- Land Reforms: Overall Negative
- Land reforms: Overall Positive
In the previous articles, we discussed individual land reform initiatives, their achievements and limitations. Now time for overall positive and negative points of the Land reform initiatives in India, by various Governments.
- ‘Land’ is a State subject under the Constitution=> different States have evolved differently in the field of land management.
- The Union can play only a limited role to play in this regard. At most they can frame policy, release funds –but implementation rests in the hands of State Government.
- Some states have moved quickly by passing necessary legislations, while other states have adopted a slower and piecemeal approach in this regard.
- Consequently there are considerable variations in the results achieved by different states.
- Even in the same state- different regions show different rate of progress.
UN report says: “In India there seems to be great inequality in different states regarding the land reforms.…these land reforms are not implemented in the true spirit.”
In Ryotwari areas (Bombay State, Madras State and Assam)
- Before independence, the government directly collected land revenue from farmer. So, district officials kept up to date land records for purpose of assessment and collection of land Revenue.
- Village Accountant (VA) had to update the entries every year.
- The superiors in the hierarchy closely supervised the work of the VA.
- The records showed who owned the different plots of land in the village, the area and boundaries of each plot, who cultivated it, what crops were grown and how much was payable to the government as land revenue.
- But after independence, this system fell into disarray.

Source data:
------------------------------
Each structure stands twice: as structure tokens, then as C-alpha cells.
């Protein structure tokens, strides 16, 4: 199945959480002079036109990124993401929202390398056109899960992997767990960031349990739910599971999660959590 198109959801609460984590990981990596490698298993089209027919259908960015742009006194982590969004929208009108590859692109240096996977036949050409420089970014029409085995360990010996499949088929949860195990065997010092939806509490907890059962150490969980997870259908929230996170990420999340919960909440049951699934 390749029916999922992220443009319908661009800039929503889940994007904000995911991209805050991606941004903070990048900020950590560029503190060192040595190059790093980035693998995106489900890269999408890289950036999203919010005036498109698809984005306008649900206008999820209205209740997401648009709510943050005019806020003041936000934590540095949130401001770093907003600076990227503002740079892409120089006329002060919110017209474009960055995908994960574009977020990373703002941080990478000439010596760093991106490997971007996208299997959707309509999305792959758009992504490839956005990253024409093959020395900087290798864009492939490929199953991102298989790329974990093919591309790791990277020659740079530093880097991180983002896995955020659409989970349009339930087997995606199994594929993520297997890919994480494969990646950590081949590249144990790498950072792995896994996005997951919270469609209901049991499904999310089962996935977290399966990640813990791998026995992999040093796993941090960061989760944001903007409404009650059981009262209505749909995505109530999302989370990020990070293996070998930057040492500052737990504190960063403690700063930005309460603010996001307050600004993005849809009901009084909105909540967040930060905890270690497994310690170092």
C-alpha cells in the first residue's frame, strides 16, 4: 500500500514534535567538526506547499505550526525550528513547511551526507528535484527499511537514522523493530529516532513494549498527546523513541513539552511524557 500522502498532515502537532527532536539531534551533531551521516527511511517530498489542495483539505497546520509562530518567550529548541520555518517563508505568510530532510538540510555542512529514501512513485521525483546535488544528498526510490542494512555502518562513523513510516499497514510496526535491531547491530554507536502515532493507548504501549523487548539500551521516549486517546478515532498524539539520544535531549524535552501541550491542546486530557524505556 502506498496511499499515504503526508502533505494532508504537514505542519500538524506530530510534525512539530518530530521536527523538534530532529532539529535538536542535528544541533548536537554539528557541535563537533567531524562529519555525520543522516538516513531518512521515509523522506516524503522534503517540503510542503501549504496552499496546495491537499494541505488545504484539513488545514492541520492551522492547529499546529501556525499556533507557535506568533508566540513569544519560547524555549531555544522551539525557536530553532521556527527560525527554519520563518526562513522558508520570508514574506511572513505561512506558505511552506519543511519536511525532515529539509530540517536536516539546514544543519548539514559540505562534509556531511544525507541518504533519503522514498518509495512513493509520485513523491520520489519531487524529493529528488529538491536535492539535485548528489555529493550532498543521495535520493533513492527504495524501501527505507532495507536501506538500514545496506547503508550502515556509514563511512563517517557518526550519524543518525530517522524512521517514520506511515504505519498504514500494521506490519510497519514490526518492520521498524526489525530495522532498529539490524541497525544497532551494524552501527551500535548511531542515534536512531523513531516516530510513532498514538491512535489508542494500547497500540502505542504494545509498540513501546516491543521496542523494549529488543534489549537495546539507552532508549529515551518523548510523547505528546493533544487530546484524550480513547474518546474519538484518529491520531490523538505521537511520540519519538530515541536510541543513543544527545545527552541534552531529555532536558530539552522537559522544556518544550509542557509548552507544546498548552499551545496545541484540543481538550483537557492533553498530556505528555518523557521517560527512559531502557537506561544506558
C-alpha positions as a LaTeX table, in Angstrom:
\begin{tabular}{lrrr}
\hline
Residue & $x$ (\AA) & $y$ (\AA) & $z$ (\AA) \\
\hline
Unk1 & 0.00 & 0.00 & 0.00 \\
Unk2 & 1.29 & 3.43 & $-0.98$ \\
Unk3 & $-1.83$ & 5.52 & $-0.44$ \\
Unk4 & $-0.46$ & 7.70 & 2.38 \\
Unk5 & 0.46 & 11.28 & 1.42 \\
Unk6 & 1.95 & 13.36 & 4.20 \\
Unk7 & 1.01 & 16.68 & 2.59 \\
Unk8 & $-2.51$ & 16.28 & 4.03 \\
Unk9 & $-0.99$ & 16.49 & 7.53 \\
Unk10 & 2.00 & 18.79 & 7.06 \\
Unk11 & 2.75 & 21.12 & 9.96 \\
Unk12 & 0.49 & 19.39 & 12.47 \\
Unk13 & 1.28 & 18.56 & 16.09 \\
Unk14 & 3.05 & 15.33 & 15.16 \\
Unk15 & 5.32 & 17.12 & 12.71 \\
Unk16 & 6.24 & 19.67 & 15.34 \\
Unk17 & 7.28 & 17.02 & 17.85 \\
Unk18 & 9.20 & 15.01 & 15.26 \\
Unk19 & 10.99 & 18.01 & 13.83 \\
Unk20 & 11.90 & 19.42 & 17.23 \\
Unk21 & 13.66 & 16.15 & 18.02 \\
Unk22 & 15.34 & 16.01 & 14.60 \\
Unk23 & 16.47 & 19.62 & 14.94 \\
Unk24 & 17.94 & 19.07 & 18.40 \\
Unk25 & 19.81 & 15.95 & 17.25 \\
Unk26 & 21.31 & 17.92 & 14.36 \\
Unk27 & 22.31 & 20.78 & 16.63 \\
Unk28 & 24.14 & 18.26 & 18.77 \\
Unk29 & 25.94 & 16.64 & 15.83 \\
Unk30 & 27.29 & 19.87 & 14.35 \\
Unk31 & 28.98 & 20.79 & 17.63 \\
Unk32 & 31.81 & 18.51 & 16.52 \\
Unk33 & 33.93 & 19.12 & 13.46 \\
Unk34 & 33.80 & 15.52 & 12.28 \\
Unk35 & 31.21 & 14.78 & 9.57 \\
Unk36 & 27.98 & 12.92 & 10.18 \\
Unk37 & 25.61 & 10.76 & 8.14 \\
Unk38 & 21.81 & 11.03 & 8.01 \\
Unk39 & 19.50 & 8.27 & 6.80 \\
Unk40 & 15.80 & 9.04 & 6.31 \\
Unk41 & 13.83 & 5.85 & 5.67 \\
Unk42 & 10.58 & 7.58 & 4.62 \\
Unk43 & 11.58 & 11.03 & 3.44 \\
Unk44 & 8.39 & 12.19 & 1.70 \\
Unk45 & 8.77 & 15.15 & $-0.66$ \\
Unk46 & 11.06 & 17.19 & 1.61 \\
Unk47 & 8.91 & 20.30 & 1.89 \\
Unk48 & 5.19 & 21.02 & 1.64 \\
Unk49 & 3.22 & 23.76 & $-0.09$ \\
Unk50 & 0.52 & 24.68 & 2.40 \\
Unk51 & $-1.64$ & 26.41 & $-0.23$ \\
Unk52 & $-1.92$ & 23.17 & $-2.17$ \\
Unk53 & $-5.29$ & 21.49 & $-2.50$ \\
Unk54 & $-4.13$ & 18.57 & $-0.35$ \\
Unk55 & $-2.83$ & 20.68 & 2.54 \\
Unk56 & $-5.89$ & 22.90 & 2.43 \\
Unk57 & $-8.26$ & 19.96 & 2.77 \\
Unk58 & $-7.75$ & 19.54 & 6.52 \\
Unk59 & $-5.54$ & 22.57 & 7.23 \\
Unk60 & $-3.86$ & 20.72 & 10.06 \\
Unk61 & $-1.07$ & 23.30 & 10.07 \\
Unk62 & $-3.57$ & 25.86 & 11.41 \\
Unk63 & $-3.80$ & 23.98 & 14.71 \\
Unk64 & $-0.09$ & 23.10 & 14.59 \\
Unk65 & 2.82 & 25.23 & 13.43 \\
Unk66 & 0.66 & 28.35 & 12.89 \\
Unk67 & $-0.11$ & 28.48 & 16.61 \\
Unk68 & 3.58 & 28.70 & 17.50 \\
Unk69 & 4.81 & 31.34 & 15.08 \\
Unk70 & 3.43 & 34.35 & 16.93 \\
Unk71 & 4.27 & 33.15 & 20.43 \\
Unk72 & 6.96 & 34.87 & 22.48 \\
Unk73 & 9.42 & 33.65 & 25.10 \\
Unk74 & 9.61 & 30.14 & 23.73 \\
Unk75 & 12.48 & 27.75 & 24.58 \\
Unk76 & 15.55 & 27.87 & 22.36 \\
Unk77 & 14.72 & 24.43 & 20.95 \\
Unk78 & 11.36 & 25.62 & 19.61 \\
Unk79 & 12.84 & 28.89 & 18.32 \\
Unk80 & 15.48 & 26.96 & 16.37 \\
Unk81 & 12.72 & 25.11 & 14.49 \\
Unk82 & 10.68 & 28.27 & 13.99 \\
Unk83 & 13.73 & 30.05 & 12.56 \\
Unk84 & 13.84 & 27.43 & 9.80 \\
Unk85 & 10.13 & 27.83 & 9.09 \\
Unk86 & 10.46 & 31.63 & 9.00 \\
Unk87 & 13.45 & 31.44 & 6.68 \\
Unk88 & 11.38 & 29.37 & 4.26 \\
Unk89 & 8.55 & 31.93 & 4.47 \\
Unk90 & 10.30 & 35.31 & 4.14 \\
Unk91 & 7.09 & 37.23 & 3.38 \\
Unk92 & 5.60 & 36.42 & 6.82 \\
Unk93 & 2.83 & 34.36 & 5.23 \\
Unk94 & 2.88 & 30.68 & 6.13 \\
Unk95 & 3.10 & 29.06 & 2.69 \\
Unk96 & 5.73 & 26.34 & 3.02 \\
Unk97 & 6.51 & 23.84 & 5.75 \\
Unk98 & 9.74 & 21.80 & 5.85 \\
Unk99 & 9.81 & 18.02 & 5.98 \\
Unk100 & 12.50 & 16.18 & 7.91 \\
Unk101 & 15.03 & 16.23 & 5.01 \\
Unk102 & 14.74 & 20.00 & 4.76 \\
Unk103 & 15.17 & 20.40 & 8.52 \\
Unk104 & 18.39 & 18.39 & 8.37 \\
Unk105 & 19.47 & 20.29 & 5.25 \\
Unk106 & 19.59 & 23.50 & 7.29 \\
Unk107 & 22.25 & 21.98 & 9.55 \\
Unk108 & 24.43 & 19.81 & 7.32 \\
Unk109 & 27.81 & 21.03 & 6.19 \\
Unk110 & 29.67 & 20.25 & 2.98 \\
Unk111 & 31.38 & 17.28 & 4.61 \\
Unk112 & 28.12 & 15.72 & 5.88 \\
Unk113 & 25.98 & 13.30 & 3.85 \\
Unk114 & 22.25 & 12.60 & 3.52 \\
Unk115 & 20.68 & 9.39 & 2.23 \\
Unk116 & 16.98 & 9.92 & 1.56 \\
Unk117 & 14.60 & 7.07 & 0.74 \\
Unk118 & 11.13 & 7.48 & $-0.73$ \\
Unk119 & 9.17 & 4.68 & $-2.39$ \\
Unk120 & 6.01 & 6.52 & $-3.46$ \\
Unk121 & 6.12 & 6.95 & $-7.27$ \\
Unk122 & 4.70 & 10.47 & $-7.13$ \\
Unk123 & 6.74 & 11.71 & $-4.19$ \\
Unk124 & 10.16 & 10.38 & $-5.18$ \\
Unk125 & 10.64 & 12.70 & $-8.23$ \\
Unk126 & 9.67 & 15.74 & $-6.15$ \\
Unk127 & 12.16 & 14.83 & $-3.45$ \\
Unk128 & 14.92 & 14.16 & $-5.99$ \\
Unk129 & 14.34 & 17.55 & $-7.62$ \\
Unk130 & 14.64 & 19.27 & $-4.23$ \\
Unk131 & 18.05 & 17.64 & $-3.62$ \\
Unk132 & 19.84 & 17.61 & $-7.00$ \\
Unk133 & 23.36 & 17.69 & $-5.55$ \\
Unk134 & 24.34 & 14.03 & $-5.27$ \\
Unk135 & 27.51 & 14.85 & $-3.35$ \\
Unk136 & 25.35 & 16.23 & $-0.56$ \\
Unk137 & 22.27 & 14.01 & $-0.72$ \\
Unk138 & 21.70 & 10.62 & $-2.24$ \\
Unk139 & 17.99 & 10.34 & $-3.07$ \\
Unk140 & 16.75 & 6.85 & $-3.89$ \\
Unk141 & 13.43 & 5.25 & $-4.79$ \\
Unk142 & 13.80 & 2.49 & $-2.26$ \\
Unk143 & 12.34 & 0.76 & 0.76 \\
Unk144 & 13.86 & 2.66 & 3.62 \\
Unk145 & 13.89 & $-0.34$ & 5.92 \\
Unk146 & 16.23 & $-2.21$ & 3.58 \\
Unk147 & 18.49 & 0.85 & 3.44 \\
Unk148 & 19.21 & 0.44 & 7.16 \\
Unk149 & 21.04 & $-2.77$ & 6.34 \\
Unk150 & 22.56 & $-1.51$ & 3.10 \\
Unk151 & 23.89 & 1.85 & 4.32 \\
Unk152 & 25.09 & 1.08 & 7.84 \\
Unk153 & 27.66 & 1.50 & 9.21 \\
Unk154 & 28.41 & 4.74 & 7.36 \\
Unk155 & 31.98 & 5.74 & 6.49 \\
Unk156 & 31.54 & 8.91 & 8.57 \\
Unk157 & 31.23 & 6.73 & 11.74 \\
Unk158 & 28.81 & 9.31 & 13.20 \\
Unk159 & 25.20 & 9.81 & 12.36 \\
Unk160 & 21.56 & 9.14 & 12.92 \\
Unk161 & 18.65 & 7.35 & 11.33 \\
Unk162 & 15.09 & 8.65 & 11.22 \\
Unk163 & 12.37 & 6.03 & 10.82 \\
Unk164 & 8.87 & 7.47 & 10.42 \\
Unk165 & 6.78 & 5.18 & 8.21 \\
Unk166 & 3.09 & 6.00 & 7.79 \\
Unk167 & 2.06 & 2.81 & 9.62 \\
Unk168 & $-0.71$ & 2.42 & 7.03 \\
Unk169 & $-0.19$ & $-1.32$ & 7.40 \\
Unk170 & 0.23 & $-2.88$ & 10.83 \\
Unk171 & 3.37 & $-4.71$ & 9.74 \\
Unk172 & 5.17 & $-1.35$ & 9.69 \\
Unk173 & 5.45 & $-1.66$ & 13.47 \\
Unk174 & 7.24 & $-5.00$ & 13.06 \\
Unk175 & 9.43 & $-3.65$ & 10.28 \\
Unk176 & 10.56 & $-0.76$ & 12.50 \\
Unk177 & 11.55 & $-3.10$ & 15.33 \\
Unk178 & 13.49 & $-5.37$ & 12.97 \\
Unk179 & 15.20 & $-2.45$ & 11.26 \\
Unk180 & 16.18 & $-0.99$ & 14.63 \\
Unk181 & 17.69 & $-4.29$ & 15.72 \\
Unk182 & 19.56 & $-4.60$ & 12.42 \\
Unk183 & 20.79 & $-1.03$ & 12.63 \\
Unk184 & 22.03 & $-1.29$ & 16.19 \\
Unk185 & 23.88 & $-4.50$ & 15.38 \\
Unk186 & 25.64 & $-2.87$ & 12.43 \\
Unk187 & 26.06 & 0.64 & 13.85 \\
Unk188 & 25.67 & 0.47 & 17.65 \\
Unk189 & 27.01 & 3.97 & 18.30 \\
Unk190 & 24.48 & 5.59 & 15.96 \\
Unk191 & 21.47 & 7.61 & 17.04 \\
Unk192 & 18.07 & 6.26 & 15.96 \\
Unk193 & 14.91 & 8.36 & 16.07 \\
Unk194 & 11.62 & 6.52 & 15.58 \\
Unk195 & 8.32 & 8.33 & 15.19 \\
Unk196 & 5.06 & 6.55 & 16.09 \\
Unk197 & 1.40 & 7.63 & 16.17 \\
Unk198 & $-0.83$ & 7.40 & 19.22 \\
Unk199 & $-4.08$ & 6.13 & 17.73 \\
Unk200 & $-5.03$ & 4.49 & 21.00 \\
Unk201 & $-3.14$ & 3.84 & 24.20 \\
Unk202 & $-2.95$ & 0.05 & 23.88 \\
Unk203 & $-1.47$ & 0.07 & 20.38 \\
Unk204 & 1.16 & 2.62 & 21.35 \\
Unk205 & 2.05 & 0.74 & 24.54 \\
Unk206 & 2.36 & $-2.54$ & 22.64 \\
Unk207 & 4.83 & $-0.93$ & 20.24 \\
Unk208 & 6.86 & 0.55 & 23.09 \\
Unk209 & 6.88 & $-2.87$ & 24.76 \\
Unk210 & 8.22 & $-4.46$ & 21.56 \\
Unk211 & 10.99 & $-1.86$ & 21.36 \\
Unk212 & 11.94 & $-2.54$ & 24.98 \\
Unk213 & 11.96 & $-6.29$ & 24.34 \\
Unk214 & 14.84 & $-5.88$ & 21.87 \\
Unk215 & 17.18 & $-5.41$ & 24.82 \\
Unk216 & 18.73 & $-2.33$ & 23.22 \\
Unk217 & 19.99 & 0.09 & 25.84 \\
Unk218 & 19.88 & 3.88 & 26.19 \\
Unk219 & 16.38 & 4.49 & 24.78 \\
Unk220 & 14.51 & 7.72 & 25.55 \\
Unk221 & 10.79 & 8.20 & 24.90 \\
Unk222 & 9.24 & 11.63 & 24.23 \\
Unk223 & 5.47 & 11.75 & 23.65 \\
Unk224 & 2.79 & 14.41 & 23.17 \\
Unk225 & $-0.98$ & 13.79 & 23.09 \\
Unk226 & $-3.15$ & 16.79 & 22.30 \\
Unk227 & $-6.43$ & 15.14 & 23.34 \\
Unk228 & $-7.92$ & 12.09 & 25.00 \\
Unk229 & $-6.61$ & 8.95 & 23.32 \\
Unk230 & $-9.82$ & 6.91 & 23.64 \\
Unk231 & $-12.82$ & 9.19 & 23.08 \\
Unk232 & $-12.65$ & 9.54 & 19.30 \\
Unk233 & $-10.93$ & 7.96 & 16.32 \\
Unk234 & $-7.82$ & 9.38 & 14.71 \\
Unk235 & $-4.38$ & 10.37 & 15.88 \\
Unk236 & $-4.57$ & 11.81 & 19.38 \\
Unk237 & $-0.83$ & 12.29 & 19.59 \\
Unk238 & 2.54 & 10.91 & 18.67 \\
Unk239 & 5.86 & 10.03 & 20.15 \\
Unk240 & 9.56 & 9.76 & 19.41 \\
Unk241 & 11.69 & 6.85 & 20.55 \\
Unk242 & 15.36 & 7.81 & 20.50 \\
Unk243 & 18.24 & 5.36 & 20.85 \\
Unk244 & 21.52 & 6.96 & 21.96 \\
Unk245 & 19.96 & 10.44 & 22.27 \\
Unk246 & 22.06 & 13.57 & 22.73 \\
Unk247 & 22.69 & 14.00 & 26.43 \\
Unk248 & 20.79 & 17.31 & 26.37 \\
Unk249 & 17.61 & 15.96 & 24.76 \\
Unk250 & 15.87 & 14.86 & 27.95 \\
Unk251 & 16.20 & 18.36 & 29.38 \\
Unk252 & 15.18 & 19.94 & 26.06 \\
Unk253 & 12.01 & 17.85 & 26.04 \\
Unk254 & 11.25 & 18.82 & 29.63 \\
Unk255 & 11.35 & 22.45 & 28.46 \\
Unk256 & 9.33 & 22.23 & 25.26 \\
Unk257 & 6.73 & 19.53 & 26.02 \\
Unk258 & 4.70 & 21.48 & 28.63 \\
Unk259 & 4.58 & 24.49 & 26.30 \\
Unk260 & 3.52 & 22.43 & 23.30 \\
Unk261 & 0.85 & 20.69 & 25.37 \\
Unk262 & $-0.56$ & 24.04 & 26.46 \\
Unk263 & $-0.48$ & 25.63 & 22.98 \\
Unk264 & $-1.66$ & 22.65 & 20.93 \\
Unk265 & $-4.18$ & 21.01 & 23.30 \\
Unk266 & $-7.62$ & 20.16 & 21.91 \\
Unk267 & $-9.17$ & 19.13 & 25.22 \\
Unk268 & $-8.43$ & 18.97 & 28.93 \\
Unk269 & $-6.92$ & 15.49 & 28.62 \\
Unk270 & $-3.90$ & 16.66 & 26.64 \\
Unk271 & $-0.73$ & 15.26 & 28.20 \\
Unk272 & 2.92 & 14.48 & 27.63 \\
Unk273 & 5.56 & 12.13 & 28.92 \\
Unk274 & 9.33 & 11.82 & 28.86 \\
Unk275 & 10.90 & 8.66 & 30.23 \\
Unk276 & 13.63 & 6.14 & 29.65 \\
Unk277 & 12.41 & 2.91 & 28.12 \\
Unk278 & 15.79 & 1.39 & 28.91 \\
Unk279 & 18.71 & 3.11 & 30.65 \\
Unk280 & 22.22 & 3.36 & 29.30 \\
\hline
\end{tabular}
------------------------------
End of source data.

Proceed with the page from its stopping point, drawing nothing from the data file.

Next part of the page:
Permanent settlement areas & Princely states: There was no practice of the annual updating of records.
But after independence, state government did not pay attention to land records.
- Gradually In most States, villages and field maps, records of rights and land measurement records have become obsolete.
- Tenancy reforms can only be implemented if there is proper written records of tenancies and land ownership. This was not always available because most of the time land leased on oral agreement- nothing on paper.
Outdated land records = land disputes, land grabbing, court cases, landowners evade ceilings=> Land reform remains #EPICFAIL
- The system of land records and land administration are entirely different in the hilly and tribal tracts of north-eastern States.
- In some of these areas, there was no legislation regarding land and land related matters.
- Therefore, accurate land records do not exist.
- Jhuming or shifting cultivation is practiced. There is no record of the area or the boundaries of plots allotted to individuals. (+ the nuisance of illegal Bangladeshi Migrant farmers)
- Cost of collecting land revenue (paperwork, staff-salary, electricity etc.)= higher than the actual cash received under land revenue. Therefore, many states don’t even bother collecting land Revenue.
- Land revenue administration falls under “non-plan” expenditure = doesn’t get much budgetary allocation.
- As a result, administration suffers because department won’t hire many officers/employees, won’t bother building new offices, buying new photocopiers, GPS survey devices, jeeps etc.
- In many places, Village accountants don’t have a separate office. Lack of photocopiers, computers= land records not maintained properly.
- Many Tahsildars didn’t have telephones* and jeeps. So they were out of touch from day-to-day bribery and mismanagement by patwari @village level. (*we are talking about 50-90s era, when India had more toilets than mobile phones)
- Result? Land records are outdated => land disputes, land grabbing and frequent litigations in courts. Poor people suffer.